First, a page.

In today’s work-a-day world, it can be all to easy to forget that Spider-Man is more than just a crime fighter. He’s more than just a weirdo swinging through New York in his PJ’s. More than just a threat or just a menace. Down deep, Spider-Man is a funny guy, and that fact is best seen when he interacts with other heroes. And, is there a better straight man for Spidey than the Thing? Find out after the jump!
AVENGING SPIDER-MAN ANNUAL #1
Writer: Rob Williams
Pencils: Brad Walker
Inks: John Livesay
Colors: Scott Sotomayor
Letterer: VC’s Joe Caramagna
Editors: Stephen Wacker, Tom Brennan
Cover Price: $4.99
Previously in Avenging Spider-Man: High school loser. Radioactive spider. Dead uncle. Great power/great responsibility. Other than that, it might help to know that Spider-Man has been a member of the Future Foundation and the Avengers, alongside the Thing and Mr. Fantastic and the Invisible Woman’s kids: Franklin and Valeria. Oh, and the fact that people in New York are rude and argumentative.
WHO ARE THE PEOPLE IN YOUR (FRIENDLY) NEIGHBORHOOD?
In the tradition of The Iliad, The Road to Morocco, and The Warriors, this story is about our hero, Spider-Man, trying to get across town and the trouble that besets him along the way. Spidey is trying to get to the Daily Bugle, when a pair of ne’er-do-well brothers find an alien device that causes people to attack one another. (In New York? How do you even know it’s turned on?) Then the Thing happens to be walking by and gets involved, i.e. punching. (The coolest thing about living in Marvel Manhattan would be walking down the street, passing Ben Grimm and just giving him a little nod like it’s no big deal.)
Avenging Spider-Man is Marvel’s way of using this year’s marketing mandate of slapping the word “Avengers” on everything while resurrecting Marvel Team-Up. It’s not grim and gritty. It’s not mopey. It’s not “ You have to have read the last three years to understand what’s going on.” Instead we get “down on his luck” but still wise-cracking Spidey. It’s “why does this always happen to me” by way of Archie and Charlie Brown. It says “all readers are welcome”. If you want to read about that Spider-Man, this is your comic.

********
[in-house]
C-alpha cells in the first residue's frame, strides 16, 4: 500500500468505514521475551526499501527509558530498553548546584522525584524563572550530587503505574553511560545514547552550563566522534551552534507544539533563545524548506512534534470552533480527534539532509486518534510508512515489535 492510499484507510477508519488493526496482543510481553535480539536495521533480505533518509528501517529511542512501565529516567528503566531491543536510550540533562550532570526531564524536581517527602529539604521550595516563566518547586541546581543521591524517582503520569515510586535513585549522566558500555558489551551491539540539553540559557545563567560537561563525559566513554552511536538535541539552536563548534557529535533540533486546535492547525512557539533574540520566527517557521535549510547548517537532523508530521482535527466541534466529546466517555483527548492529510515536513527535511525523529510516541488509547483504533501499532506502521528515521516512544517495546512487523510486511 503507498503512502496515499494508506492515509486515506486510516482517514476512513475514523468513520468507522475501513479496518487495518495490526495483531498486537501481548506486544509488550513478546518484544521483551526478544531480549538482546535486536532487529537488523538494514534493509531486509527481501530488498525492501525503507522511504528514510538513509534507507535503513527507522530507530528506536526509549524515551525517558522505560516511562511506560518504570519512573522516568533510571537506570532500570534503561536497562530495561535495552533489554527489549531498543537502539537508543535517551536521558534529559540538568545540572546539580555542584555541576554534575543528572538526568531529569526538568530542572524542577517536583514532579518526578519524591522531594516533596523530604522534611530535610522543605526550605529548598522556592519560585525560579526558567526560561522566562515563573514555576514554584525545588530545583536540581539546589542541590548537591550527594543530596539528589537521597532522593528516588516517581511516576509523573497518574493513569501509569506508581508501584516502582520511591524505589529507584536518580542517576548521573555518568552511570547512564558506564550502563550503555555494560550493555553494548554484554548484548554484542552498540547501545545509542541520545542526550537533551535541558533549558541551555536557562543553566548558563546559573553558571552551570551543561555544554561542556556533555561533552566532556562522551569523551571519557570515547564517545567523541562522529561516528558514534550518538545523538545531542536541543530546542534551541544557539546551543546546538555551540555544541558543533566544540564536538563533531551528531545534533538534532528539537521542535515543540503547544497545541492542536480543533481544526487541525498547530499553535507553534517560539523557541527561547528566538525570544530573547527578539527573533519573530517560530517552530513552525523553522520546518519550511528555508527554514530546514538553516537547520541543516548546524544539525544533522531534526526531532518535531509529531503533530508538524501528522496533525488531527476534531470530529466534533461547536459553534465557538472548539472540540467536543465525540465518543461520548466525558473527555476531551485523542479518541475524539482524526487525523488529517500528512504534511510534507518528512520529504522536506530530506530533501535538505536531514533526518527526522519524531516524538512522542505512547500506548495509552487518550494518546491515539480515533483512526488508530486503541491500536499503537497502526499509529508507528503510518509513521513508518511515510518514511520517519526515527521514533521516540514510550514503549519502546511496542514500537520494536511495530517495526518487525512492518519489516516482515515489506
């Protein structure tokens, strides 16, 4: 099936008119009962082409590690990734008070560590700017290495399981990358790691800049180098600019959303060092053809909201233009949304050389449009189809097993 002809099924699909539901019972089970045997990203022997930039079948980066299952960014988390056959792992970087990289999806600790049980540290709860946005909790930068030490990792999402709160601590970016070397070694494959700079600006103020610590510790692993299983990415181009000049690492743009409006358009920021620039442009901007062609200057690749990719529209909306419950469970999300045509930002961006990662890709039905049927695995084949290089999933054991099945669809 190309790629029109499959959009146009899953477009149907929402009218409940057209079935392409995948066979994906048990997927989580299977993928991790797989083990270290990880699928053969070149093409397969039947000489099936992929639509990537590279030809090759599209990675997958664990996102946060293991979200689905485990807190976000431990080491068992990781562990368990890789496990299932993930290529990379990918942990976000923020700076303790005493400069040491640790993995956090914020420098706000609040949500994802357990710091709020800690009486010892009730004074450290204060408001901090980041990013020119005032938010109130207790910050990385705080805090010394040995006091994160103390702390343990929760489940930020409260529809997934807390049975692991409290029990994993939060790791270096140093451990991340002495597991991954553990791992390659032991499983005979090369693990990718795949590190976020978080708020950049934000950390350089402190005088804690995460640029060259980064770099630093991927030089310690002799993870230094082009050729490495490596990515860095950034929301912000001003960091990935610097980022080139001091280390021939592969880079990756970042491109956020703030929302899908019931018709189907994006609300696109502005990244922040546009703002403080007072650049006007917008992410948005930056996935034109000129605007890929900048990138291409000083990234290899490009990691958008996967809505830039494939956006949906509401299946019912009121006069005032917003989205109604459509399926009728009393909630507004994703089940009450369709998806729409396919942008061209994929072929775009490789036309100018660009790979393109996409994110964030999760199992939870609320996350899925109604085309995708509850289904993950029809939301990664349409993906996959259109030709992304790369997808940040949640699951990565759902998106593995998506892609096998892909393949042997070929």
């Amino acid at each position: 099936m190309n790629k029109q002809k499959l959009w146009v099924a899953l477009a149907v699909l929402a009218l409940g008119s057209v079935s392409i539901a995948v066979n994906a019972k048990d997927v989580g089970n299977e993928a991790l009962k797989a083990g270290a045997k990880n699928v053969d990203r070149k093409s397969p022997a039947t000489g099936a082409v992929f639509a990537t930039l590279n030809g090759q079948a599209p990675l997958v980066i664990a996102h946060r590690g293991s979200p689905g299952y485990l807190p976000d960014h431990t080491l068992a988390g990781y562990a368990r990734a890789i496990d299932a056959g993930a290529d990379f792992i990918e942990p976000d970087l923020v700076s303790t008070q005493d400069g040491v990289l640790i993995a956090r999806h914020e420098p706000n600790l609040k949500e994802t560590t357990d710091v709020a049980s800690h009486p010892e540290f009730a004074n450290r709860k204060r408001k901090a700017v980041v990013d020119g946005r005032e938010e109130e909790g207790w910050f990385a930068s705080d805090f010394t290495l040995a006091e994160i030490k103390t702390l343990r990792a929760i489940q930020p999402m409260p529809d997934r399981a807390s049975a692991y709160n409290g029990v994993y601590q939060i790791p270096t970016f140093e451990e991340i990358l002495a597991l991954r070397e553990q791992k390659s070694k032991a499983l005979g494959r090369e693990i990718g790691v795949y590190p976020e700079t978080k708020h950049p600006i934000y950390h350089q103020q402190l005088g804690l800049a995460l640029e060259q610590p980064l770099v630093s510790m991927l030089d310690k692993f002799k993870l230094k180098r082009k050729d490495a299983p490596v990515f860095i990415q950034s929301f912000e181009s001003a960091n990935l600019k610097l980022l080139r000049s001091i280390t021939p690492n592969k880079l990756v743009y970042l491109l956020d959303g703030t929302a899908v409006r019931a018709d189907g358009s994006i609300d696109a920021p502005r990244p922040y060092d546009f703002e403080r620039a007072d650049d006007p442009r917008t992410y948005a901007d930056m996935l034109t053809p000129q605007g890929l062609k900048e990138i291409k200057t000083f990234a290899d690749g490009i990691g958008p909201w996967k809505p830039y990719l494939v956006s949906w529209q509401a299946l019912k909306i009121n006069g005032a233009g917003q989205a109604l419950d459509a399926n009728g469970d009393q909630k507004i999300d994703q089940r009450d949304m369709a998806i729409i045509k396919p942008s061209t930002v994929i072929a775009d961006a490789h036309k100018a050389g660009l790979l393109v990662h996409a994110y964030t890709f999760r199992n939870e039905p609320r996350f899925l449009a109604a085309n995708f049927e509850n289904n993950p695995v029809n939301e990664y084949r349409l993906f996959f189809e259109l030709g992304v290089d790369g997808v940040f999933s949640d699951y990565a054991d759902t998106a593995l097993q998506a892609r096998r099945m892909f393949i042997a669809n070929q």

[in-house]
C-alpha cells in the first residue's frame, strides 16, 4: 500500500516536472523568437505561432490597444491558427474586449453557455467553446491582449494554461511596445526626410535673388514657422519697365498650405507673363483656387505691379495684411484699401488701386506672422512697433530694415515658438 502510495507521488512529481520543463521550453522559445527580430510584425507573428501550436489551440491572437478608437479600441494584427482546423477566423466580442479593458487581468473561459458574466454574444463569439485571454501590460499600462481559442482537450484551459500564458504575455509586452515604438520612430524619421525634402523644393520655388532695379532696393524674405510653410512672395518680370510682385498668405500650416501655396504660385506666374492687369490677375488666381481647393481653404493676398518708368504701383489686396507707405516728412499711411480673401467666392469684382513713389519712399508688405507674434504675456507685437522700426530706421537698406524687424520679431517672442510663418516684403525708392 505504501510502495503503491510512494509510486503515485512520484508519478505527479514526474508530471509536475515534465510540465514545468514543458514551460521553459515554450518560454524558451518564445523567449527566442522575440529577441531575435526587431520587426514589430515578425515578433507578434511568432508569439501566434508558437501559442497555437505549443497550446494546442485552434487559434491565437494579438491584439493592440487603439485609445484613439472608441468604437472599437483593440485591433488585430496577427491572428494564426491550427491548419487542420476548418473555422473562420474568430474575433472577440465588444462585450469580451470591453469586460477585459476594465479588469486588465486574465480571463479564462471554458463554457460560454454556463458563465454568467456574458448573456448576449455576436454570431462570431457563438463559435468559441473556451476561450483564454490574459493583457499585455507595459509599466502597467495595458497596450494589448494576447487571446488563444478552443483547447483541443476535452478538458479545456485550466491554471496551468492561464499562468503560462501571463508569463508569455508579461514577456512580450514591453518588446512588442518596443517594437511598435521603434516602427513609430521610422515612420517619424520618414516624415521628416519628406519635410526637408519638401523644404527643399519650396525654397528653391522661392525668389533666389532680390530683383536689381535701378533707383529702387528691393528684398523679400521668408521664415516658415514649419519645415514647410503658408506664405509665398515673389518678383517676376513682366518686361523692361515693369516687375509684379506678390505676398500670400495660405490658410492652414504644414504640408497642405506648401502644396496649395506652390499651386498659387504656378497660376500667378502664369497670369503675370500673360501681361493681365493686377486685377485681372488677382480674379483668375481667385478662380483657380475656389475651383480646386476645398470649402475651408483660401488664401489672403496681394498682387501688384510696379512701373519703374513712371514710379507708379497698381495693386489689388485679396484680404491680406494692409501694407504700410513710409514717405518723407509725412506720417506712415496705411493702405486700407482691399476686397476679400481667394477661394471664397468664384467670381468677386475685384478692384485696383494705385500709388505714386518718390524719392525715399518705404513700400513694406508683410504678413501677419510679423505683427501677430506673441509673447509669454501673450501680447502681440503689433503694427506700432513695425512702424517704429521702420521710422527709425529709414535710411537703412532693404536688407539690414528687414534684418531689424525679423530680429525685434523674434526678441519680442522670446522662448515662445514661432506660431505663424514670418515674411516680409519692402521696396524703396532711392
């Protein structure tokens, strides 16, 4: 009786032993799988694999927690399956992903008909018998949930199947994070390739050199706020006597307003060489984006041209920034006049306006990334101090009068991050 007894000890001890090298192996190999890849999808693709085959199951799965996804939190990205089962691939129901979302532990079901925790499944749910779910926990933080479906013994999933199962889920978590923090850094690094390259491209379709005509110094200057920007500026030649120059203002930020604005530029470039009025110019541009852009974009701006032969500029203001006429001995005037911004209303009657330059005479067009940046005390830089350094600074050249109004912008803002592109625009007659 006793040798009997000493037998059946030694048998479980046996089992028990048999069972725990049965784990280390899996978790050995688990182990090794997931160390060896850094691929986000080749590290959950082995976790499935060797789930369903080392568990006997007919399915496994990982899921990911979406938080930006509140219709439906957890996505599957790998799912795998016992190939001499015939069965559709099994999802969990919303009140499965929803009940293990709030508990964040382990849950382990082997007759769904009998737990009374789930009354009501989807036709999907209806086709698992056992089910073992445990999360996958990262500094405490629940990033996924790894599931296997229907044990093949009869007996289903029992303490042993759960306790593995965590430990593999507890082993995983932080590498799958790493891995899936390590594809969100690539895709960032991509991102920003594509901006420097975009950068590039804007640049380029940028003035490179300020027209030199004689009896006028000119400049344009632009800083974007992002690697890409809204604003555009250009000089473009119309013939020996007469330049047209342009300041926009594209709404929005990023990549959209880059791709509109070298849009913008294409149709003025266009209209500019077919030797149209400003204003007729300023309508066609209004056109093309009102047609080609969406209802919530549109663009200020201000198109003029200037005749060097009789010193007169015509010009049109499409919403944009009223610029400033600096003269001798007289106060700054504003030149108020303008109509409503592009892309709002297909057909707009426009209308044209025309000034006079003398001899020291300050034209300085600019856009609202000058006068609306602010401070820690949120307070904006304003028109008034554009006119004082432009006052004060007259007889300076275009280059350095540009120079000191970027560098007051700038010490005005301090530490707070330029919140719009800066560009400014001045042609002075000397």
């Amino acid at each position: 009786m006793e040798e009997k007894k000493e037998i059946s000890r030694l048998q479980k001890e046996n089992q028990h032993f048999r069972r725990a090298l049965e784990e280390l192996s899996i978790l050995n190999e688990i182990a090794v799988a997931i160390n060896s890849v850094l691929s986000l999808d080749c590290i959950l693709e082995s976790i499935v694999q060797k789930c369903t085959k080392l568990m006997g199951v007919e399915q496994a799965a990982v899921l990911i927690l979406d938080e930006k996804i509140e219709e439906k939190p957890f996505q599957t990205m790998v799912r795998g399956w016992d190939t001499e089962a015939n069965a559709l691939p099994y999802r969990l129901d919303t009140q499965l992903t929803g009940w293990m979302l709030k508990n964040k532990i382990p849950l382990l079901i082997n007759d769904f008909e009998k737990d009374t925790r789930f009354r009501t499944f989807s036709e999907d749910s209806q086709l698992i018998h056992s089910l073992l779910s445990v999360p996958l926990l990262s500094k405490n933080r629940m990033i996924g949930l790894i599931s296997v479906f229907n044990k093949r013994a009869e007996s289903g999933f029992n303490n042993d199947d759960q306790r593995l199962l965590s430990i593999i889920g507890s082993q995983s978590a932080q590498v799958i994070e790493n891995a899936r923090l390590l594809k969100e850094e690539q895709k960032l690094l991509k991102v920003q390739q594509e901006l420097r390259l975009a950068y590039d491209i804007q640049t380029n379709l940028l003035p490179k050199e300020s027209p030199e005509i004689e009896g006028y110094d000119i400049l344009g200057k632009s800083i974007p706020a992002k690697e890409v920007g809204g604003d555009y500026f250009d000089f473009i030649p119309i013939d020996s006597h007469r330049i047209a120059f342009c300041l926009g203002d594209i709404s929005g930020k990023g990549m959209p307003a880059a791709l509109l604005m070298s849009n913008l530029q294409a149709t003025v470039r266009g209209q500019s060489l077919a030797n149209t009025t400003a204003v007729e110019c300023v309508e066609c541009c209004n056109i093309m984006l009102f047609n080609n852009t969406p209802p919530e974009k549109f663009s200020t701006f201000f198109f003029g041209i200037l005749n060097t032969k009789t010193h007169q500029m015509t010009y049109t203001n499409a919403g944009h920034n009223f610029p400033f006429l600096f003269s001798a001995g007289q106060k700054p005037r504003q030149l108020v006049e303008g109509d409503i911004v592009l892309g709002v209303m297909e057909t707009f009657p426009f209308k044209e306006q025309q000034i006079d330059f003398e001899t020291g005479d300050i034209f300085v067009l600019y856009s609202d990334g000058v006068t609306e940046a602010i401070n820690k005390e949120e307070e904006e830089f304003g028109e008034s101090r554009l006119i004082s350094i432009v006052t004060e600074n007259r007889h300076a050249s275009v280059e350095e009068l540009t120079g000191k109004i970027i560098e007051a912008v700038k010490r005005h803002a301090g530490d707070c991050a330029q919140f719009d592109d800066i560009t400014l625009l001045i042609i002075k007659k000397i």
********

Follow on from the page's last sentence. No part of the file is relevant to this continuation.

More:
This comic is the rebuttal to the “This is not canon. This does not matter.” attitude. As you can tell from my “Previously” section above, you don’t need to know about current developments in Spider-Mythos to read this comic. You don’t need to have ever read the phrase “clone saga”. On the other side, you don’t have to have read this comic to understand what’s going on in another ongoing title. Although this is in-continuity, it doesn’t reference much continuity and I don’t think the events here will be referenced in future comics. And yet it’s still a good story about Spider-Man. If you like Spider-Man, I don’t know why you wouldn’t want to read it. Many of my favorite comics are intricate, continuity-heavy sagas, but there is still room for the small tale that just explores the interactions between the characters. Not every comic has to change the status quo forever (for given values of forever).
DOES WHATEVER A SPIDER CAN
This is a nicely drawn book. The art is particularly good in the three things that need to be shown well in a Spider-Man comic: New York, Spider-Man, Acrobatics. The city is almost a character unto itself in a Spider-Book, in this story even more than others, and we get excellent views of the city. From Central Park out to Brooklyn, the locations shape the story and the action, and the visuals really back that up.
Spider-Man himself is depicted well, skirting the edge where you want to be able to read his emotions behind the mask without making the mask some kind of magical, shape-changing cartoon. This is assisted by Spider-Man’s body language, including his acrobatic moves both in and out of combat. Spidey doesn’t just walk from point A to point B; he leaps, he swings, he flips. It’s a big part of who he is and the artist, Brad Walker, captures that without going too far into the mid-air yoga poses characteristic of say, McFarlane’s Spider-Man.
The only part that bothered me was the design of the Richards children. Their proportions looked just a little off, such that they reminded me of Judd Winick’s Barry Ween, Boy Genius, which was distracting. Any issues I may have had there are completely forgiven, however, after looking at Walker’s drawings of the Thing, which among the best I’ve seen. He makes a guy made of orange rocks look realistic, and that’s even harder to do than it sounds.
THE BOTTOM LINE: ACTION IS HIS (AND YOUR) REWARD!
I give Avenging Spider-Man Annual #1 four and a half stars. It’s a fun story about characters who you want to spend time with. I am a slightly better person for having read it. Buy it.
DID YOU READ THIS ISSUE? RATE IT!